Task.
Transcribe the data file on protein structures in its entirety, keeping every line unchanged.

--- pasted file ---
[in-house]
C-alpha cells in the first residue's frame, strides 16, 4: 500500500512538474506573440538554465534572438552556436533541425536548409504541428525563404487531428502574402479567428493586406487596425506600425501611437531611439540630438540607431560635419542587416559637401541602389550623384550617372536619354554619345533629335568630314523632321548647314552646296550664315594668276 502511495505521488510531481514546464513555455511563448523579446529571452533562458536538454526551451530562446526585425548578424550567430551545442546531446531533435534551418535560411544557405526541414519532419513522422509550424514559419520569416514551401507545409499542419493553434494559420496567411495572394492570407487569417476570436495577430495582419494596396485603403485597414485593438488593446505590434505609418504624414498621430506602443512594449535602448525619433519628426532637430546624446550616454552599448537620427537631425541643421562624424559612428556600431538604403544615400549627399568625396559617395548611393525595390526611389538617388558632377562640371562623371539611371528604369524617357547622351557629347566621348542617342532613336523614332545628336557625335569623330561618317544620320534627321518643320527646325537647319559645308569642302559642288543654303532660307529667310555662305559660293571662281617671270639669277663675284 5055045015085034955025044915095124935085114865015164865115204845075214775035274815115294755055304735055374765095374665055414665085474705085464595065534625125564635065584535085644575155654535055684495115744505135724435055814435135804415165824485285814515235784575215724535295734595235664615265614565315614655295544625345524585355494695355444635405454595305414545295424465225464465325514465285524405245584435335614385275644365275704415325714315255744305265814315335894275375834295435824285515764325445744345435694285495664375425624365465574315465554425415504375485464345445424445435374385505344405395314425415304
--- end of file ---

[in-house]
C-alpha cells in the first residue's frame, strides 16, 4: 500500500512538474506573440538554465534572438552556436533541425536548409504541428525563404487531428502574402479567428493586406487596425506600425501611437531611439540630438540607431560635419542587416559637401541602389550623384550617372536619354554619345533629335568630314523632321548647314552646296550664315594668276 502511495505521488510531481514546464513555455511563448523579446529571452533562458536538454526551451530562446526585425548578424550567430551545442546531446531533435534551418535560411544557405526541414519532419513522422509550424514559419520569416514551401507545409499542419493553434494559420496567411495572394492570407487569417476570436495577430495582419494596396485603403485597414485593438488593446505590434505609418504624414498621430506602443512594449535602448525619433519628426532637430546624446550616454552599448537620427537631425541643421562624424559612428556600431538604403544615400549627399568625396559617395548611393525595390526611389538617388558632377562640371562623371539611371528604369524617357547622351557629347566621348542617342532613336523614332545628336557625335569623330561618317544620320534627321518643320527646325537647319559645308569642302559642288543654303532660307529667310555662305559660293571662281617671270639669277663675284 5055045015085034955025044915095124935085114865015164865115204845075214775035274815115294755055304735055374765095374665055414665085474705085464595065534625125564635065584535085644575155654535055684495115744505135724435055814435135804415165824485285814515235784575215724535295734595235664615265614565315614655295544625345524585355494695355444635405454595305414545295424465225464465325514465285524405245584435335614385275644365275704415325714315255744305265814315335894275375834295435824285515764325445744345435694285495664375425624365465574315465554425415504375485464345445424445435374385505344405395314425415304